Author Topic: "One Man Caravan" bike update  (Read 6517 times)

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Offline Patrick

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"One Man Caravan" bike update
« on: 31 May 2005 at 02:01 »
Howdy ya’ll,
First: What is the valves lash dimension for this 1932 T6 Douglas?

Second: Alwyn asked me a few questions last fall (fall in the USA), to which I will now respond.

In review, I am the foster parent/mechanic/caretaker for this motorcycle, which was inherited by, my friend, Travis Fulton, a son of Robert Edison Fulton, Jr. I made those photos in my front yard.

On display somewhere? Not formally, but if you’re in the Rocky Mountains, contact me and I’ll facilitate your opportunity to check out this historical moto.
 
Adventure touring on a late model GS?  Bah. Fulton’s was the epic adventure tour!

Presently, there is no evidence of the under-engine, hidey hole where the revolver was stashed.

That air cleaner is Mikuni.

The speedo/odo is zero-timed, but no drive cable is attached. I opened up the canister and observed that all the monkey motion is clean and complete, but whatever assembly lube was last used is now gummy or turned to varnish.
 
Doug, your information and advice was most helpful to me for inspecting the clutch. This one has a caged bearing assy., so I did not get to experience the rollyball splooge all over my garage floor.
I’m still not satisfied with the preload that must be kept on the clutch cable to gain a reasonable disengagement. The throwout cam block has seen some kind of welded/brazed repair. I wonder if it was not clocked or indexed accurately when that repair was made. I suspect most of the cable preload, I am dialing in, is to torque that cam into contact with the bearing.

When we first took delivery of the bike, last year, it appeared to have not been sufficiently run-in and test-hopped following its 1990 restoration in Kingswood, Bristol. I found numerous, and significant, bits of hardware maladjusted and insufficiently torqued.
 
I cleared out the varmints, replenished the fluids, and double checked the mag timing and that worn out, (but chromed!), Amalgamated carburetor. All of that was determined to be satisfactory. The engine then started easily and ran well. I elected to not go further into the innards of the engine. I delivered it to Travis, in November, right before our major winter commenced.

Last week, Travis complained about “the Duggie’s” poor running and no power. I confirmed that it suffered from no compushion on the aft cylinder. Further investigation revealed a backed off jam nut on the intake valve follower. I am surprised that this “too loose” condition would result in a tightening valve. The forward cylinder also has an insecure jam nut on its exhaust valve.

Thusly, what is the accepted lash to be set on this model’s valves?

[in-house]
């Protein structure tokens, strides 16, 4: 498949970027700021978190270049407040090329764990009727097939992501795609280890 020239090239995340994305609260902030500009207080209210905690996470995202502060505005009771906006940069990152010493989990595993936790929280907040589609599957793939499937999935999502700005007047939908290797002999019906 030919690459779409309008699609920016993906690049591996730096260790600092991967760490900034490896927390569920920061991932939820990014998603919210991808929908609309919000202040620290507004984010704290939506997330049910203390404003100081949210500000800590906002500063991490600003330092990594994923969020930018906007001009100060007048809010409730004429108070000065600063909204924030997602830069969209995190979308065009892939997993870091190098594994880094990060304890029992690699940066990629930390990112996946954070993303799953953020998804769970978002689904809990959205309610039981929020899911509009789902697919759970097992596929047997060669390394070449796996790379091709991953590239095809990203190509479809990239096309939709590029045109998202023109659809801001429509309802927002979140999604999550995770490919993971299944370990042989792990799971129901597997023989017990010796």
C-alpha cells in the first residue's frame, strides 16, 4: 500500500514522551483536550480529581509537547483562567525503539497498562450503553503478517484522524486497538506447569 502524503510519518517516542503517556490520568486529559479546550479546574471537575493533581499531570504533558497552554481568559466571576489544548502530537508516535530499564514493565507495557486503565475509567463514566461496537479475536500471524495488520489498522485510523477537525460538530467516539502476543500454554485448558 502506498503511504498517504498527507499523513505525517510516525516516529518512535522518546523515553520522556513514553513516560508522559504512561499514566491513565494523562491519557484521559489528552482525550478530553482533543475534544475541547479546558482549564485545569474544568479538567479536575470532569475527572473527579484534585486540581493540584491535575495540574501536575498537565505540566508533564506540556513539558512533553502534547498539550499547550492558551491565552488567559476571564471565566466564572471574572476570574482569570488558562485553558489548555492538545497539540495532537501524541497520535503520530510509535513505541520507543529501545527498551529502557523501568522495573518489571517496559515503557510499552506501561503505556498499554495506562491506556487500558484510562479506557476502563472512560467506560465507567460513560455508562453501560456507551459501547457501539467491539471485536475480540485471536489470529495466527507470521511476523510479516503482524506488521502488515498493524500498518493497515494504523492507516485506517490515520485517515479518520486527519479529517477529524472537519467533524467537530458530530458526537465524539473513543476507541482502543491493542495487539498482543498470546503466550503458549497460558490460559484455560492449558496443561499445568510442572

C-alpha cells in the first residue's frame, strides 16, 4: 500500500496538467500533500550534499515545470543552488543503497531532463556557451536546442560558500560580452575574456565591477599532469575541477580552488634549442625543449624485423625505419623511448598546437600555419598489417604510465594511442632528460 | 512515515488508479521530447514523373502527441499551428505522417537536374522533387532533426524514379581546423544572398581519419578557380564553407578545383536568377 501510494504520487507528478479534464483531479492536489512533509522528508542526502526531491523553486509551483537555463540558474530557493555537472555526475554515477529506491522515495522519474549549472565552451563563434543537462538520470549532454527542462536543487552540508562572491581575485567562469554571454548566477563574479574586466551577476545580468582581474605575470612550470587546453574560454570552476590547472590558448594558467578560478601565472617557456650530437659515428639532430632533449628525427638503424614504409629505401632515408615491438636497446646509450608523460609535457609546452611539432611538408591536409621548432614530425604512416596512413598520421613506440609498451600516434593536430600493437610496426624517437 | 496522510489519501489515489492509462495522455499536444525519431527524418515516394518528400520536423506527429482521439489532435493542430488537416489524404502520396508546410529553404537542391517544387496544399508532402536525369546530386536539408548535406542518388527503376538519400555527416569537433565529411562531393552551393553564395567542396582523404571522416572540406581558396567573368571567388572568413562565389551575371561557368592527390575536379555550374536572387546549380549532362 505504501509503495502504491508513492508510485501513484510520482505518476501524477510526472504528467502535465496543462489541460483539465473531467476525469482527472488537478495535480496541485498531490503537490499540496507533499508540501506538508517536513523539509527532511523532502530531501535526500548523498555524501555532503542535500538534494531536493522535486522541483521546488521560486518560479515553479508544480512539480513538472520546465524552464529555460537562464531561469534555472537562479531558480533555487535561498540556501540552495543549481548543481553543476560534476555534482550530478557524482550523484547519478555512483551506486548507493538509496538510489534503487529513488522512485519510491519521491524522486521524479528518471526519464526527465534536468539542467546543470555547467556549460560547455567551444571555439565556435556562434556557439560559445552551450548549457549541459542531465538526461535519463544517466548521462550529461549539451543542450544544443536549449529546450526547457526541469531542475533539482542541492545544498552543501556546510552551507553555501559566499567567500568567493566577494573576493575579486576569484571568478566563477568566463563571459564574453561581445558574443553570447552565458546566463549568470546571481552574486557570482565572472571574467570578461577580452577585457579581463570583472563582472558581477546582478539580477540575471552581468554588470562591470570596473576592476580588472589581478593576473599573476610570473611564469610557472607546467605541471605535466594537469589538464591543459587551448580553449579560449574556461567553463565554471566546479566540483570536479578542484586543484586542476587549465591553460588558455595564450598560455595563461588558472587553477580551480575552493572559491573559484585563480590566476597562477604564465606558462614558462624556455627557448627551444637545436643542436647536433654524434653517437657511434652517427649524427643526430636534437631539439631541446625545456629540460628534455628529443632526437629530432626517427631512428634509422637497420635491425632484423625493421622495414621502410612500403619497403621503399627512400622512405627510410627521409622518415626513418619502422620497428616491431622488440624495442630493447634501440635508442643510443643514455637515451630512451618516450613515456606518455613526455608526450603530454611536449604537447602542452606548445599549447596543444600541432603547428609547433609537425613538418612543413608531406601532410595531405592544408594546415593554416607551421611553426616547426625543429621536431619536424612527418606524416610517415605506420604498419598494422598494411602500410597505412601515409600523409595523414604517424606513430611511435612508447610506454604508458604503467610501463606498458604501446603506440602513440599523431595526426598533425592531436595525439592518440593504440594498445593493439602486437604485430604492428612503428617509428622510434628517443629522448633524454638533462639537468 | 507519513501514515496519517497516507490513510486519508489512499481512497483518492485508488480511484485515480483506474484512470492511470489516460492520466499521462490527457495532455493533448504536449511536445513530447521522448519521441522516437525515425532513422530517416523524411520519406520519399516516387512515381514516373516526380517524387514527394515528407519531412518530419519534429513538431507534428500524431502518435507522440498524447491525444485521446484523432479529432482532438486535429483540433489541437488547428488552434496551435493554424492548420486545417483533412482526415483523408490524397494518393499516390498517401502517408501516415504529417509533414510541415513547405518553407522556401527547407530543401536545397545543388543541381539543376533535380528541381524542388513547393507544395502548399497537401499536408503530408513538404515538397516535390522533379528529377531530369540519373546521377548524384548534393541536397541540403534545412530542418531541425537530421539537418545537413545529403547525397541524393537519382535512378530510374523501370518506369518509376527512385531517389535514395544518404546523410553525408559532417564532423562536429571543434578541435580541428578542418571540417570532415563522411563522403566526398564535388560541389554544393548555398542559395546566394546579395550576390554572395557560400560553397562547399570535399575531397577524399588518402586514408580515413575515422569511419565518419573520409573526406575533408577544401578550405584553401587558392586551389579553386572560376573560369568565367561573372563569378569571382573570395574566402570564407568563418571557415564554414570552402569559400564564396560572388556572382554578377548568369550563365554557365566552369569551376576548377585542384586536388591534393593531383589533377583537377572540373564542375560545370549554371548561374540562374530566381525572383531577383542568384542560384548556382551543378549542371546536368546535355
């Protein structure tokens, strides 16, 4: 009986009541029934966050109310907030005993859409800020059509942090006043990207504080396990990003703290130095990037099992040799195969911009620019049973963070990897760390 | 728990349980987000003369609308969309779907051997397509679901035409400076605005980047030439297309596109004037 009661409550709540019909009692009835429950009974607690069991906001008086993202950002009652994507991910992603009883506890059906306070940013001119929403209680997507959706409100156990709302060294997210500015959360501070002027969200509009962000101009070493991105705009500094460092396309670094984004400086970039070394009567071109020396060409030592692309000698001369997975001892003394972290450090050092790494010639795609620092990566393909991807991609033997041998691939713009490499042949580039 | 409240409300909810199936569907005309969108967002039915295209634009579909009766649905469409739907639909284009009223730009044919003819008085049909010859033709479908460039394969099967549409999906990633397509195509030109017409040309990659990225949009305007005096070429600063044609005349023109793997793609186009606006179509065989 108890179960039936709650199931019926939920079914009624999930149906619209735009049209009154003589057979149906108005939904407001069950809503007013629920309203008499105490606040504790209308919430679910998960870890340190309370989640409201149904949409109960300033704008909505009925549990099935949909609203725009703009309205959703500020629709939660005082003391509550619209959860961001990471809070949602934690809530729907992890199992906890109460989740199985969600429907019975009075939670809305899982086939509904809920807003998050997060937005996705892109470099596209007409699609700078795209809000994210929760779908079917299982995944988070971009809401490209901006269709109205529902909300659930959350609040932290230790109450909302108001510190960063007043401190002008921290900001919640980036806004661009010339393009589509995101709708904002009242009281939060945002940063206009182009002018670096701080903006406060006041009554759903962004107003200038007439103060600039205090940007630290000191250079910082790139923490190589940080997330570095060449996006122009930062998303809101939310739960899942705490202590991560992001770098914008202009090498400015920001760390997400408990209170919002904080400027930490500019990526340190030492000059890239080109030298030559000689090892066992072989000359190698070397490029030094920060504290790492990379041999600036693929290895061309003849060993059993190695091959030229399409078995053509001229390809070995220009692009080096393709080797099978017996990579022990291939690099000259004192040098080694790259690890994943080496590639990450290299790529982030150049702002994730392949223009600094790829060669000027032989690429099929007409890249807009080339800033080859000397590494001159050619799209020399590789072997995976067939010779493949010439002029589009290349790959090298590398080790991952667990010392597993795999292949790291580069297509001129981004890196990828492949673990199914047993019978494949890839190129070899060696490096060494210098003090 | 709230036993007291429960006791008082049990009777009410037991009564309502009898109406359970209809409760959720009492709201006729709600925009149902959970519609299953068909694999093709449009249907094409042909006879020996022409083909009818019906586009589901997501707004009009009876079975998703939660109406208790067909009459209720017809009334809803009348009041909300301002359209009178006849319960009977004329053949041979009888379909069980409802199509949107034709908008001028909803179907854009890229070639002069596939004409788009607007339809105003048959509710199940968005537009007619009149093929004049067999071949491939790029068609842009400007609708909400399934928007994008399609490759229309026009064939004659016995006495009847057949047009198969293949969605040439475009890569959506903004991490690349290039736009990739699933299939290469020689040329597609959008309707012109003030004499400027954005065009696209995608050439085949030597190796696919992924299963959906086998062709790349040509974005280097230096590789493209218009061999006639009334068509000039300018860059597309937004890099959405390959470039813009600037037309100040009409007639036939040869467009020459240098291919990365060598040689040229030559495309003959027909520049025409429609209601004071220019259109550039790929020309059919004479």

We’re trying to make it legal and operational for the 4th of July parade in Aspen. That is where one could witness it in operation…amongst the Rolex Riders…and all of their Harley/chopper crap. Oh, well. It is not what you ride. It is that you ride.

More photos forthcoming? Here are two from last year and one from today.
Regards, Patrick

"compushion" :!:  - I like that!  8)  
See original discussion re 'One Man Caravan' and Fulton's bike HERE
Alwyn
Site Mod

Patrick's photos of Robert Edison Fulton Jnr's Douglas.
 

Larger picture HERE



Larger picture HERE


Larger picture HERE

Offline Doug

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"One Man Caravan" bike update
« Reply #1 on: 01 Jun 2005 at 03:37 »
Patrick,

Valve clearance for these models is given at 0.006" for both inlet and exhaust in the service manual.  Special note is made not to allow it to fall below this value (could lead to burned valve.)  It is not said if to set hot or cold, so assume cold.  

Douglas always stressed that there should be 1/16" play in the clutch cable.  The reason being is the clutch throw out bearing should be unloaded when the clutch is not in use else it will have short life.  So having no free play is of concern and ought to be gotten to the bottom of.  It is important to differentiate between tension from the clutch return spring and tension from the pressure plate springs in the clutch.  The latter is what counts as that is when the throw out bearing comes under load.  It is substantially more than the return spring, so it is easily felt when it comes into action.



The ring with the three posts that the clutch throw out cam rises and falls on can be rotated on the crankcase spigot.  There should be one or more notches in it at the 4 o’clock position, and a peg in the crankcase spigot that locates in one.  The ring has to be eased off the spigot slightly (it is a press fit), at which point the ring can be tapped gently around to a new position.  This ring is indexed so that when the clutch just starts to lift, the clutch cable and the arm on the throw out cam is horizontal and forms an approximate 90 degree angle, so maximizing the mechanical advantage and travel.  Note this horizontal is an imaginary radial line from the tip of the arm to the center of the cam ring, not the last straight bit of the cranked clutch cam arm.  If the linings are new it should be just above, and worn, just below; as the clutch wears the cable needs to be lengthened.  Once set by the factory it should not need to be re-positioned through the life of the clutch lining.  



There are several styles of clutch operating arm, and the clutches at about this time were going through a change from Raybestos linings to cork inserts after 1931 but by 1934 on certain models.  They seemed to have started out with a straight arm offset slightly above center, then curved slightly upwards in 1931, then I think they went to the cranked version (or curved down) shown below.  




-Doug

 

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